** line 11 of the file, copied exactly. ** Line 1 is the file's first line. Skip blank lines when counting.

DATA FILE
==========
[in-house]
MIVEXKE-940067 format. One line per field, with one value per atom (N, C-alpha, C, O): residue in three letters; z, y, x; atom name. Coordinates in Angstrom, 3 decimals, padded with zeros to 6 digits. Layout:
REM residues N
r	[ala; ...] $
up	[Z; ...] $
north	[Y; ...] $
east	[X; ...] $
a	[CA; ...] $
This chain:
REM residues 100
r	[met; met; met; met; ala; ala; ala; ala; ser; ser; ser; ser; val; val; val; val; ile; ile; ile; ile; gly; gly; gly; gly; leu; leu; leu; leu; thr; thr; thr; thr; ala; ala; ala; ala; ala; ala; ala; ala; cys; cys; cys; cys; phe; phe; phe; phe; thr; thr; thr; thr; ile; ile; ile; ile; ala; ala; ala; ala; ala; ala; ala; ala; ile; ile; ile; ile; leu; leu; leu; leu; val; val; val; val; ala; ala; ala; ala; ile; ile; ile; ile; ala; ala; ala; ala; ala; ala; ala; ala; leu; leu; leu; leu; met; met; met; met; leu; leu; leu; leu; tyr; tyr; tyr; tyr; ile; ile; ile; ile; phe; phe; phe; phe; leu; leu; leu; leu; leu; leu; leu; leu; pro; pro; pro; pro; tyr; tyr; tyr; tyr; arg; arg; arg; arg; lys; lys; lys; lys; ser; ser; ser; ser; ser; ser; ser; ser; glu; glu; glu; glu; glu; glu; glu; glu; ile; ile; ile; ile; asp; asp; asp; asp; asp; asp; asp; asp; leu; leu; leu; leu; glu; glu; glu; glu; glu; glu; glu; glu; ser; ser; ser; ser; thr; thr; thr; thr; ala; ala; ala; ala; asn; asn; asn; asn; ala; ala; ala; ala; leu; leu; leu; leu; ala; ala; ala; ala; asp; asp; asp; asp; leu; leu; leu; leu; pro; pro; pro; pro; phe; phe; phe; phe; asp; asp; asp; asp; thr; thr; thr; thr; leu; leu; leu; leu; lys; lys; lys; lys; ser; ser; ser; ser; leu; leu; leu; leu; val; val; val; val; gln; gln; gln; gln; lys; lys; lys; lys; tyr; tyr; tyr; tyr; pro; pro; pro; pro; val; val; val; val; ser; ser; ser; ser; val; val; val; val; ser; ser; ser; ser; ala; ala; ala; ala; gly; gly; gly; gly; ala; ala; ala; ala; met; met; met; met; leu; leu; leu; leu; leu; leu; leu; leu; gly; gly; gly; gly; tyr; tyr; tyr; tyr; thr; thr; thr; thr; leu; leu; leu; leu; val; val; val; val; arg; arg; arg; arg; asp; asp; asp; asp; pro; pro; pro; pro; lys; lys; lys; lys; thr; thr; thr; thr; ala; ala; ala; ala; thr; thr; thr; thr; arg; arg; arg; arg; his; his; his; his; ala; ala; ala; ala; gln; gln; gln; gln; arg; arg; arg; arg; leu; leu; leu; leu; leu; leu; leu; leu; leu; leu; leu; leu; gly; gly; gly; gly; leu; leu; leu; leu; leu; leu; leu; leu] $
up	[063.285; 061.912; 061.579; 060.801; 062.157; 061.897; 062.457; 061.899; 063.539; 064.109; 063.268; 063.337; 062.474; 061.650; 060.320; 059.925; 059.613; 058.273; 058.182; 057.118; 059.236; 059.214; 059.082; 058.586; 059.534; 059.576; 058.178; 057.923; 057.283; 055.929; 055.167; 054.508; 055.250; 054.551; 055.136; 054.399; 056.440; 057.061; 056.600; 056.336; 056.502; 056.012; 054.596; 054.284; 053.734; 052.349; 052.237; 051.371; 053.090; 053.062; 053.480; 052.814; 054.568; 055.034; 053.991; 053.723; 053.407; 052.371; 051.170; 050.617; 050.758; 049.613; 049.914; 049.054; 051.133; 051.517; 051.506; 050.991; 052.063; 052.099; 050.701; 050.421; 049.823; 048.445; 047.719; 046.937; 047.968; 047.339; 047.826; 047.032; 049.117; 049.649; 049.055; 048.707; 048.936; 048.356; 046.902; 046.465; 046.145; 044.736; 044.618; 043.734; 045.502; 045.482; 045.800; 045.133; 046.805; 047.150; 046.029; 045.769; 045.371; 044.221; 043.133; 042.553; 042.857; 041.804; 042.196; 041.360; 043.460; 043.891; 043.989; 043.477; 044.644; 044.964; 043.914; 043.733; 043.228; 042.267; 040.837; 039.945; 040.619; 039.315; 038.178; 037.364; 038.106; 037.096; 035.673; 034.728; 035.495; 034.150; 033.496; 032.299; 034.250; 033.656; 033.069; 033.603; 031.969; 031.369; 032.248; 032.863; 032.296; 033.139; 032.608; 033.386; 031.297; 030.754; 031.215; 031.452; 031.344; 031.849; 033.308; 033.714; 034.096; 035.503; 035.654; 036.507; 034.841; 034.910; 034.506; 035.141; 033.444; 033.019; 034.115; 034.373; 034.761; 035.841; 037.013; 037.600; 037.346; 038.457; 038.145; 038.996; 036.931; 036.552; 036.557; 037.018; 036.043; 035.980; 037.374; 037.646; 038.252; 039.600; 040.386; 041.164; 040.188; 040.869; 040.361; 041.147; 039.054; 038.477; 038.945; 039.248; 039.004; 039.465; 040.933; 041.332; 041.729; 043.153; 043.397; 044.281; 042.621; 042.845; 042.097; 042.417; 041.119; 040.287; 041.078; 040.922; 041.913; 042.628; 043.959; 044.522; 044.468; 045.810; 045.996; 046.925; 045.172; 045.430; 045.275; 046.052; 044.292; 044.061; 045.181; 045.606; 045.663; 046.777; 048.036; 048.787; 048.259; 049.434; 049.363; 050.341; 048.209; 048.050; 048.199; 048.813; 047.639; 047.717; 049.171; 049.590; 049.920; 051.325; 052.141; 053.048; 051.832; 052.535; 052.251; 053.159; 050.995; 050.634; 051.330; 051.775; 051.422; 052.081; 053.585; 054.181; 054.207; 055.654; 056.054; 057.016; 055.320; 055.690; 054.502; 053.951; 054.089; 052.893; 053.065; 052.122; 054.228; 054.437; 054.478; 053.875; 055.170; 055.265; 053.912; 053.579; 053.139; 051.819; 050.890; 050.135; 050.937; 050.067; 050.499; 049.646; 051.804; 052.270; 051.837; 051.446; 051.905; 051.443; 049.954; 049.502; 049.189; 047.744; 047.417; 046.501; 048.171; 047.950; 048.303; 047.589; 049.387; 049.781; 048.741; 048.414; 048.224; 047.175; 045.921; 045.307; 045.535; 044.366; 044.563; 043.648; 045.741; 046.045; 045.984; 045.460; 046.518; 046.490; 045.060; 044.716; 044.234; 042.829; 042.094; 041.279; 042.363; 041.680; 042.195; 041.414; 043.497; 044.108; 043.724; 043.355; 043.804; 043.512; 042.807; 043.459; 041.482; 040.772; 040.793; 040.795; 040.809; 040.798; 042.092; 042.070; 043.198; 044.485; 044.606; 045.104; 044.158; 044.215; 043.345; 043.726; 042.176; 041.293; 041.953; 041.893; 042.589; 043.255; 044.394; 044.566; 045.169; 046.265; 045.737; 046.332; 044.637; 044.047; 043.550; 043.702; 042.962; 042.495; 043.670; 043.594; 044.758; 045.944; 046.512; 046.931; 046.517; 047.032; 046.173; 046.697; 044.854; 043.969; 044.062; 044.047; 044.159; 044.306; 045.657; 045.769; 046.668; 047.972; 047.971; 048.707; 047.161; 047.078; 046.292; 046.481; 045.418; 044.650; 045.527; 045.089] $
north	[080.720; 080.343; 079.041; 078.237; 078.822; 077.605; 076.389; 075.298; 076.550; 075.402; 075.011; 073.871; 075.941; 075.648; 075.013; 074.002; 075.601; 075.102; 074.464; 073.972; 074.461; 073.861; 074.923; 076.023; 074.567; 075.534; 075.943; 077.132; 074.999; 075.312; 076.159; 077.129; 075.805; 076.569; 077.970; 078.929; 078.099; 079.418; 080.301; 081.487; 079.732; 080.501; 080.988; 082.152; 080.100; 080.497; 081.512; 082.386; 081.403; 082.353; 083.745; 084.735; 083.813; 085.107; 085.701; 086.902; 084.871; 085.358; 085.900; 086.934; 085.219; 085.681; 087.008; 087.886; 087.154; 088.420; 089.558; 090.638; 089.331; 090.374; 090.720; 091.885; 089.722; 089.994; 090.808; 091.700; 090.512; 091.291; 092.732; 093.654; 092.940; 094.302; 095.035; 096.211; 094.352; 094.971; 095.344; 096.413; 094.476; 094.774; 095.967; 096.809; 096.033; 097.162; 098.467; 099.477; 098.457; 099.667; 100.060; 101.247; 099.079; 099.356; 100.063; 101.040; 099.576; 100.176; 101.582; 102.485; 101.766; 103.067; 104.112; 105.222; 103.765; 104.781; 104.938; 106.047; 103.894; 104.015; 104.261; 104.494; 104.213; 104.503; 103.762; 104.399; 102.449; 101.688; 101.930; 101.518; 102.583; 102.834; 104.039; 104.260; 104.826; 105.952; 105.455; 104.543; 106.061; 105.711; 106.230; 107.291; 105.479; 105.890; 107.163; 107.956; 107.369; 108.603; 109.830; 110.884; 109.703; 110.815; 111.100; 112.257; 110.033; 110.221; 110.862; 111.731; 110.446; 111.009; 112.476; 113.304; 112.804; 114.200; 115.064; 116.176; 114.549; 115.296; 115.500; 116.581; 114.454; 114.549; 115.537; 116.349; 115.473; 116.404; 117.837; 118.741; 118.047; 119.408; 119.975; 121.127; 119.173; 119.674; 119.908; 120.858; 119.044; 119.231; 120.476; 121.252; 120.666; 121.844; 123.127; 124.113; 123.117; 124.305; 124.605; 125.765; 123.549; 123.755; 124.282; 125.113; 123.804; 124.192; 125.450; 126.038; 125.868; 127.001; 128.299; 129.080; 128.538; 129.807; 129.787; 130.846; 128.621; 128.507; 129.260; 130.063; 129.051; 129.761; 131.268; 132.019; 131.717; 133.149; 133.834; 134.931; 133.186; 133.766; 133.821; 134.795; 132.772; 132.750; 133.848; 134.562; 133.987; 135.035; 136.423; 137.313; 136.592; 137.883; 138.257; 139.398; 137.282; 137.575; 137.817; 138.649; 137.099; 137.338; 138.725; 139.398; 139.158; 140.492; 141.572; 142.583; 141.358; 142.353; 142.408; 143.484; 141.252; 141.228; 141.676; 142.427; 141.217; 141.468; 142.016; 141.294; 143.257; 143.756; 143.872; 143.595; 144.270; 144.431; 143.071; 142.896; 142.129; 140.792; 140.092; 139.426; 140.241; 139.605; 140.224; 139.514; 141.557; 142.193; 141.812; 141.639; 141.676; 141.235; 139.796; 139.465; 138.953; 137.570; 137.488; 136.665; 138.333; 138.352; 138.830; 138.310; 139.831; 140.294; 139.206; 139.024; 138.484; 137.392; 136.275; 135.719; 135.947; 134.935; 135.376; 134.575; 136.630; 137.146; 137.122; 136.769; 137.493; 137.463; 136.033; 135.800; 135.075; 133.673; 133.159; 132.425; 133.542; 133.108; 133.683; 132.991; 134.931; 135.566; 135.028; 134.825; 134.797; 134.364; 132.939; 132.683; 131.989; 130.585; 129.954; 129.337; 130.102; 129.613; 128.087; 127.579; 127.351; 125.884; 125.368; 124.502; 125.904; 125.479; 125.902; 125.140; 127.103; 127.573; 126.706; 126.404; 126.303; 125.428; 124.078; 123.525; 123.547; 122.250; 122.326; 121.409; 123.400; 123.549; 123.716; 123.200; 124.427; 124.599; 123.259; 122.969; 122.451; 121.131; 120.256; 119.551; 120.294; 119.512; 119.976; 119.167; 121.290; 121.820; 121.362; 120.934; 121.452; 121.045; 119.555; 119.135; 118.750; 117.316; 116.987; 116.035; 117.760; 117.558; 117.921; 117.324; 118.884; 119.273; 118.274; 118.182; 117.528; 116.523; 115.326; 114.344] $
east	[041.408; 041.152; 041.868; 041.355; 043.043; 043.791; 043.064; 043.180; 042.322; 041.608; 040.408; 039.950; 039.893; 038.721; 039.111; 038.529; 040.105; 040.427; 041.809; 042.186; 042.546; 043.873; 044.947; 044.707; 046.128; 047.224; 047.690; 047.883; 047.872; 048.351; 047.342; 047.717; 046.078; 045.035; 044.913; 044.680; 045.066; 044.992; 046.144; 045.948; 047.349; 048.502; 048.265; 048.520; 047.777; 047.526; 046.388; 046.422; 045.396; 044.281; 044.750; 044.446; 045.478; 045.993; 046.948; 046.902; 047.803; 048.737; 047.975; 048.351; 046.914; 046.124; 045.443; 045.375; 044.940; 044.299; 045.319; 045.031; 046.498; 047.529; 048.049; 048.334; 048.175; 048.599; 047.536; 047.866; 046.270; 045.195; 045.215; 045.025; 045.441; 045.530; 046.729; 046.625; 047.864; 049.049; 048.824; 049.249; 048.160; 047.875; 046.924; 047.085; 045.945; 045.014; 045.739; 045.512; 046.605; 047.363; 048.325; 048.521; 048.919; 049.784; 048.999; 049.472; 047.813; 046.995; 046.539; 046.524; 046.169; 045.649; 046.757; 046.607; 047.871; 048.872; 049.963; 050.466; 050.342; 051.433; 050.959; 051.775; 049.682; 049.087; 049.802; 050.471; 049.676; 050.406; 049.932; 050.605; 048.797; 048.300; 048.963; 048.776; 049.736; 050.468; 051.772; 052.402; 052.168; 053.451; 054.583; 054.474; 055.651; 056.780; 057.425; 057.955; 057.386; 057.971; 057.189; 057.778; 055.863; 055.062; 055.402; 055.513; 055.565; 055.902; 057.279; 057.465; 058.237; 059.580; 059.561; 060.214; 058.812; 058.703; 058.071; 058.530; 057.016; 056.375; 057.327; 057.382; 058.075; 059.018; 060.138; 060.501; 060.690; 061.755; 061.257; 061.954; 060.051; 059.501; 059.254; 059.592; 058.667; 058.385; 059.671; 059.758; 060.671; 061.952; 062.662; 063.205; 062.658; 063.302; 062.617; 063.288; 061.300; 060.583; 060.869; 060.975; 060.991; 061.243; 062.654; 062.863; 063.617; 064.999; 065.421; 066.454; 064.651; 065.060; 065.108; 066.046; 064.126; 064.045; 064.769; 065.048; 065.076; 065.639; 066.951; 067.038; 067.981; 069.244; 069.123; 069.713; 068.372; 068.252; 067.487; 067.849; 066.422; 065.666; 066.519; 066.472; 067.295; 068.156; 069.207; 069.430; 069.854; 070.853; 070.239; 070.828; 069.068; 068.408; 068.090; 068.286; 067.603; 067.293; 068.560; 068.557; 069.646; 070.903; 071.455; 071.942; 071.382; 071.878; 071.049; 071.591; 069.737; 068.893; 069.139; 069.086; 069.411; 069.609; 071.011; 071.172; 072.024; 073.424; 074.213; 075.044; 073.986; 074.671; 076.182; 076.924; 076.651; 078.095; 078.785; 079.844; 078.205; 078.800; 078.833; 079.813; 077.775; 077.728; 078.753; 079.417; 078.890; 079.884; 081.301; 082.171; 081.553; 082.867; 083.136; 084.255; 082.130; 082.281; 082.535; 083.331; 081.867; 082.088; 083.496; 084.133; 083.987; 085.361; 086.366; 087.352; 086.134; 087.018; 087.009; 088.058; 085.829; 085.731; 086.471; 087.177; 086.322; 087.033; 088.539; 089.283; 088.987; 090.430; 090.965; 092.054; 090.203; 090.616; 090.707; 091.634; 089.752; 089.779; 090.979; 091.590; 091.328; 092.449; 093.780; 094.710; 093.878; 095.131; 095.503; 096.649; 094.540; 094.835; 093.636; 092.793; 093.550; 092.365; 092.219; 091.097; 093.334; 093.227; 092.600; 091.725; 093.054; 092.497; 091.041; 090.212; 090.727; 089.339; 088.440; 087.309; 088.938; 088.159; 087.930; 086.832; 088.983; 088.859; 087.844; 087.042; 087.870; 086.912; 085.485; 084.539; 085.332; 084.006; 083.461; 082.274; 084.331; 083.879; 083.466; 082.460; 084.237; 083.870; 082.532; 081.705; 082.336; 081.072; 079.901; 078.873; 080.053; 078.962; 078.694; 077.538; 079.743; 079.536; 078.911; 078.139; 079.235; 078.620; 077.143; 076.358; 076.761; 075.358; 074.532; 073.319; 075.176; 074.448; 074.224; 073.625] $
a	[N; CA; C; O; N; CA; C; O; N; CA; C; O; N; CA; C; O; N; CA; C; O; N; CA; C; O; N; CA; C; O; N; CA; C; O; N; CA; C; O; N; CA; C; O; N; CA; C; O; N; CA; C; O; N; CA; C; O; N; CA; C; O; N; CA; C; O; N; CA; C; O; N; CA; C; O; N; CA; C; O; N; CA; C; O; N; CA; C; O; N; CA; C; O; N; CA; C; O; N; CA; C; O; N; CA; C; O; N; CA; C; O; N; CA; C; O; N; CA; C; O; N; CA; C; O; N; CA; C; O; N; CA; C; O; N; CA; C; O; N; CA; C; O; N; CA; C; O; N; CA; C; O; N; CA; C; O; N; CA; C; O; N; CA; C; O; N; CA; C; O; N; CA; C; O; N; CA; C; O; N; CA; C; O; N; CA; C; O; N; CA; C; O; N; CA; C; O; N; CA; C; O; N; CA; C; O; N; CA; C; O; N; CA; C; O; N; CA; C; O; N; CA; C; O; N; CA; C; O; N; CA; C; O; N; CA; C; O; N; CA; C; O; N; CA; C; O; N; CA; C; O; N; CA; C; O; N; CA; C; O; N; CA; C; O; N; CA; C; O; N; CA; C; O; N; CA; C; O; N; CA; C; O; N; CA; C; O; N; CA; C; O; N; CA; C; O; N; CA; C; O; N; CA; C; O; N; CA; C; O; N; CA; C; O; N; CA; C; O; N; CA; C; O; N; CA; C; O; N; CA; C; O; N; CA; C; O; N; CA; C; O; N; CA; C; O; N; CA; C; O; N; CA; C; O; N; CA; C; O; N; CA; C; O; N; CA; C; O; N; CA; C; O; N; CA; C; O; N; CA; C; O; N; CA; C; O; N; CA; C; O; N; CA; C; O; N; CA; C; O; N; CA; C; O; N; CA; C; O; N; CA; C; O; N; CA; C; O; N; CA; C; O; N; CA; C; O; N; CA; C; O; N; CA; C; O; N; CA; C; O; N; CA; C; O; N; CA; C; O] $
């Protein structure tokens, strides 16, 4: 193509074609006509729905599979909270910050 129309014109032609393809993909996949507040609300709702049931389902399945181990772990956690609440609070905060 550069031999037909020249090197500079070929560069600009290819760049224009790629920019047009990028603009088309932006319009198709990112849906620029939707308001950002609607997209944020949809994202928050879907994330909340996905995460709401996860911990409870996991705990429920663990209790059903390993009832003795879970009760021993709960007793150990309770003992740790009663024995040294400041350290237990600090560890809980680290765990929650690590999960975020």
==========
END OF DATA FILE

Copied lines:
r	[met; met; met; met; ala; ala; ala; ala; ser; ser; ser; ser; val; val; val; val; ile; ile; ile; ile; gly; gly; gly; gly; leu; leu; leu; leu; thr; thr; thr; thr; ala; ala; ala; ala; ala; ala; ala; ala; cys; cys; cys; cys; phe; phe; phe; phe; thr; thr; thr; thr; ile; ile; ile; ile; ala; ala; ala; ala; ala; ala; ala; ala; ile; ile; ile; ile; leu; leu; leu; leu; val; val; val; val; ala; ala; ala; ala; ile; ile; ile; ile; ala; ala; ala; ala; ala; ala; ala; ala; leu; leu; leu; leu; met; met; met; met; leu; leu; leu; leu; tyr; tyr; tyr; tyr; ile; ile; ile; ile; phe; phe; phe; phe; leu; leu; leu; leu; leu; leu; leu; leu; pro; pro; pro; pro; tyr; tyr; tyr; tyr; arg; arg; arg; arg; lys; lys; lys; lys; ser; ser; ser; ser; ser; ser; ser; ser; glu; glu; glu; glu; glu; glu; glu; glu; ile; ile; ile; ile; asp; asp; asp; asp; asp; asp; asp; asp; leu; leu; leu; leu; glu; glu; glu; glu; glu; glu; glu; glu; ser; ser; ser; ser; thr; thr; thr; thr; ala; ala; ala; ala; asn; asn; asn; asn; ala; ala; ala; ala; leu; leu; leu; leu; ala; ala; ala; ala; asp; asp; asp; asp; leu; leu; leu; leu; pro; pro; pro; pro; phe; phe; phe; phe; asp; asp; asp; asp; thr; thr; thr; thr; leu; leu; leu; leu; lys; lys; lys; lys; ser; ser; ser; ser; leu; leu; leu; leu; val; val; val; val; gln; gln; gln; gln; lys; lys; lys; lys; tyr; tyr; tyr; tyr; pro; pro; pro; pro; val; val; val; val; ser; ser; ser; ser; val; val; val; val; ser; ser; ser; ser; ala; ala; ala; ala; gly; gly; gly; gly; ala; ala; ala; ala; met; met; met; met; leu; leu; leu; leu; leu; leu; leu; leu; gly; gly; gly; gly; tyr; tyr; tyr; tyr; thr; thr; thr; thr; leu; leu; leu; leu; val; val; val; val; arg; arg; arg; arg; asp; asp; asp; asp; pro; pro; pro; pro; lys; lys; lys; lys; thr; thr; thr; thr; ala; ala; ala; ala; thr; thr; thr; thr; arg; arg; arg; arg; his; his; his; his; ala; ala; ala; ala; gln; gln; gln; gln; arg; arg; arg; arg; leu; leu; leu; leu; leu; leu; leu; leu; leu; leu; leu; leu; gly; gly; gly; gly; leu; leu; leu; leu; leu; leu; leu; leu] $